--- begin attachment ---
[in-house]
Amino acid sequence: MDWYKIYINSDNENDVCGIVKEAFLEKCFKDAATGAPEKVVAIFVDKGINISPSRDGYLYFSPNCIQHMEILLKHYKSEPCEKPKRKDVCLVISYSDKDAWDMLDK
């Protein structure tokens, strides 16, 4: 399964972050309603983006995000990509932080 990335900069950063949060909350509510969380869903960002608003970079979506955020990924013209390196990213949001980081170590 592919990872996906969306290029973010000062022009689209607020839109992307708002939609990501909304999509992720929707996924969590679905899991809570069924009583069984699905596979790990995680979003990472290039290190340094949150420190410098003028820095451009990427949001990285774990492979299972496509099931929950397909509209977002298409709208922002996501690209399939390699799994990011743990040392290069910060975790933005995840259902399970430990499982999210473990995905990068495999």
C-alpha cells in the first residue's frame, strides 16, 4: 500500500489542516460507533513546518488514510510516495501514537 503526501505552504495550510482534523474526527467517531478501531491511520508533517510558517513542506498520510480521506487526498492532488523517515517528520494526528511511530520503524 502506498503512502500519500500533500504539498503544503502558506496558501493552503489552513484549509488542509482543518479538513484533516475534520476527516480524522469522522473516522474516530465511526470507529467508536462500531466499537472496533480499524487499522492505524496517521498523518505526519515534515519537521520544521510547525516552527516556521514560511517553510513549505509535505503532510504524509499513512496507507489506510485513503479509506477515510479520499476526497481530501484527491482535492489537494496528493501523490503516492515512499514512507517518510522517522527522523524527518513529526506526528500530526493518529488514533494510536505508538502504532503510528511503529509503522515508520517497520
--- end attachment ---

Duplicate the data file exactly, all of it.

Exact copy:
[in-house]
Amino acid sequence: MDWYKIYINSDNENDVCGIVKEAFLEKCFKDAATGAPEKVVAIFVDKGINISPSRDGYLYFSPNCIQHMEILLKHYKSEPCEKPKRKDVCLVISYSDKDAWDMLDK
């Protein structure tokens, strides 16, 4: 399964972050309603983006995000990509932080 990335900069950063949060909350509510969380869903960002608003970079979506955020990924013209390196990213949001980081170590 592919990872996906969306290029973010000062022009689209607020839109992307708002939609990501909304999509992720929707996924969590679905899991809570069924009583069984699905596979790990995680979003990472290039290190340094949150420190410098003028820095451009990427949001990285774990492979299972496509099931929950397909509209977002298409709208922002996501690209399939390699799994990011743990040392290069910060975790933005995840259902399970430990499982999210473990995905990068495999």
C-alpha cells in the first residue's frame, strides 16, 4: 500500500489542516460507533513546518488514510510516495501514537 503526501505552504495550510482534523474526527467517531478501531491511520508533517510558517513542506498520510480521506487526498492532488523517515517528520494526528511511530520503524 502506498503512502500519500500533500504539498503544503502558506496558501493552503489552513484549509488542509482543518479538513484533516475534520476527516480524522469522522473516522474516530465511526470507529467508536462500531466499537472496533480499524487499522492505524496517521498523518505526519515534515519537521520544521510547525516552527516556521514560511517553510513549505509535505503532510504524509499513512496507507489506510485513503479509506477515510479520499476526497481530501484527491482535492489537494496528493501523490503516492515512499514512507517518510522517522527522523524527518513529526506526528500530526493518529488514533494510536505508538502504532503510528511503529509503522515508520517497520